Most cults share similar attributes

Zwire/October 14, 2001
By Lauren King

The word "cult" generally elicits images from television of the Branch Davidians in Waco, Texas, the "Heaven's Gate" group that committed mass suicide to join similar spirits in the passing Hale-Bopp Comet, or the cyanide-laced Kool-Aid that members of the People's Temple drank in Jonestown, Guyana.

When conspiracy to commit murder charges were filed against Westminster residents Scott Caruthers, 56, Dashielle Lashra, 42, David Pearl, 46, and Dulsa Naedek, 42, stories about the group resurfaced, including the allegation that the group is a cult, led by Caruthers.

According to a 1999 child custody case for Naedek's daughter, Caruthers and Lashra, who are married, are alleged to be the leaders of the "BDX Cult."

The lawsuit, filed by Naedek's ex-husband, Timothy S. Hackerman, claims that Caruthers preached that members of his cult would survive the apocalypse and everyone else on earth would be destroyed. The court documents also said that the members worshipped cats, believed in spaceships and that Caruthers and Lashra could transport themselves back and forth between Earth and spaceships. The records also said that one of the tenets of the cult included the submission of female followers to the sexual demands of Caruthers.

But several groups that study cults say it's not the beliefs that the group has, but the behaviors that it displays, that help define it as a "cult."

Joe Szimhart, a cult information specialist based in Pottstown, Pa., said that there are generally four characteristics that define cult behavior:

Dependence on a leader.

Compliance within the group, which could include a group jargon or common dressing habits. A group mentality when it comes to decision making. For example, he said that members will commonly avoid thoughts that are contrary to the group's beliefs.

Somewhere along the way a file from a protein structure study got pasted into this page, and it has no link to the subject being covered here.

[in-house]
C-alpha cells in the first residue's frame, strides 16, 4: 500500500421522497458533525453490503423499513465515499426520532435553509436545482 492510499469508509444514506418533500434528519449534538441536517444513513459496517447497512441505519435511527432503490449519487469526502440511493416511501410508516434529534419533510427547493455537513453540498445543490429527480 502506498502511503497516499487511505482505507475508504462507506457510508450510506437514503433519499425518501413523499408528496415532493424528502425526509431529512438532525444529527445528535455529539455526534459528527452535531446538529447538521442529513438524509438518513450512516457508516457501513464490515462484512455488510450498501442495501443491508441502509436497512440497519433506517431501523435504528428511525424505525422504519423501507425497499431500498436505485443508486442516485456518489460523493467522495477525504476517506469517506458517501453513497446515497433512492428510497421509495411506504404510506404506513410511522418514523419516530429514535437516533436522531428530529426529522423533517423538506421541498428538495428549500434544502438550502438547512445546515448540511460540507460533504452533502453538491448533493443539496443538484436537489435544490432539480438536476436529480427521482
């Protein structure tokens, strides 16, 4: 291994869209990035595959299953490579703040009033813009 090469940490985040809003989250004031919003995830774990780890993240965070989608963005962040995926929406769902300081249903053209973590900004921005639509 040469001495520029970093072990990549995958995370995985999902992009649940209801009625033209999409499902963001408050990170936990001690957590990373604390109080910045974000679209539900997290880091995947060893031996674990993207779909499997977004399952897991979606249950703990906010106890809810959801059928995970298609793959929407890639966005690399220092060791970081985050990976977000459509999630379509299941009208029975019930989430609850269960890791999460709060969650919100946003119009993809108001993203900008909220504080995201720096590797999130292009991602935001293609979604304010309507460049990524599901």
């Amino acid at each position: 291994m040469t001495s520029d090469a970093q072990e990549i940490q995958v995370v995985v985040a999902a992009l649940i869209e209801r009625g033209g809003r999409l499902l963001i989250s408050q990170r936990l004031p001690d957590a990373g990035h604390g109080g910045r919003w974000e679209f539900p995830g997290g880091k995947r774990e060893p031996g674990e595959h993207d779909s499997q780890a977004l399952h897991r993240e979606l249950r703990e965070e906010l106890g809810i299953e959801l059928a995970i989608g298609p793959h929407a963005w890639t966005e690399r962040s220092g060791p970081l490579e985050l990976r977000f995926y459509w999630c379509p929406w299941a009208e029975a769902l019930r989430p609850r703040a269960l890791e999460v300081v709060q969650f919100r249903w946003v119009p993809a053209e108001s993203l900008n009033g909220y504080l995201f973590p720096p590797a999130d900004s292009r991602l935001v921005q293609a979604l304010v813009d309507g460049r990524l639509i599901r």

Devaluing the opinions of outsiders. Szimhart said that the groups consider outsiders, such as family or friends who are not affiliated with the group, less enlightened. He said that cults will test followers before totally accepting them into the group.

Szimhart said that he actually met Caruthers at an art show in Pennsylvania that featured Caruthers' work. He said he has also helped counsel several former members of the "BDX Cult," as well as family members of the cult's followers. Although he hesitated giving specifics about the people he knows, he did say that the group fits his working definition of a cult.

"Members of the BDX organization believe that they are in touch with a higher alien life form," Szimhart said. "These people had a secret jargon, they all tried to think and talk like each other."

Szimhart said that the cult leaders generally try to surround themselves with symbols of power, such as large amounts of money or members who will follow orders.

According to the 1999 child custody case, that's exactly what Caruthers did to his members.

"The plaintiff believes that Caruthers and Lashra have exercised their will over the defendant [Naedek] and other cult members to estrange these people from their families and friends to the extent that the cult members are loyal only to Caruthers and Lashra and will do anything that Caruthers and Lashra direct them to do," the court documents said. "This includes turning over to Caruthers and Lashra their bank accounts or other investments."

Carol Giambalvo, director of the recovery program for the American Family Foundation, agreed that the BDX Cult has the familiar "pyramid" structure of power within the group.

"[The leader] will convince you that they have the only truth," Giambalvo said. "You're always in this environment, and when you're isolated psychologically, you tend not to [interact] with friends or families."

Szimhart said that there are thousands of groups like BDX that consist of a leader and up to 50 followers. But he said that most will form and disband during the years and that the only time the groups get much attention is when the groups push themselves into the spotlight.

"Most of the groups don't get this much notoriety because they don't push that far," Szimhart said. "It's very difficult to track these groups. They usually only get attention when an ex-member complains or the groups come out to the public."

Caruthers, Lashra, Pearl and Naedek were all being held at the Carroll County Detention Center on $1 million bail. They are accused of hiring a hit man to kill a former business associate and three others.

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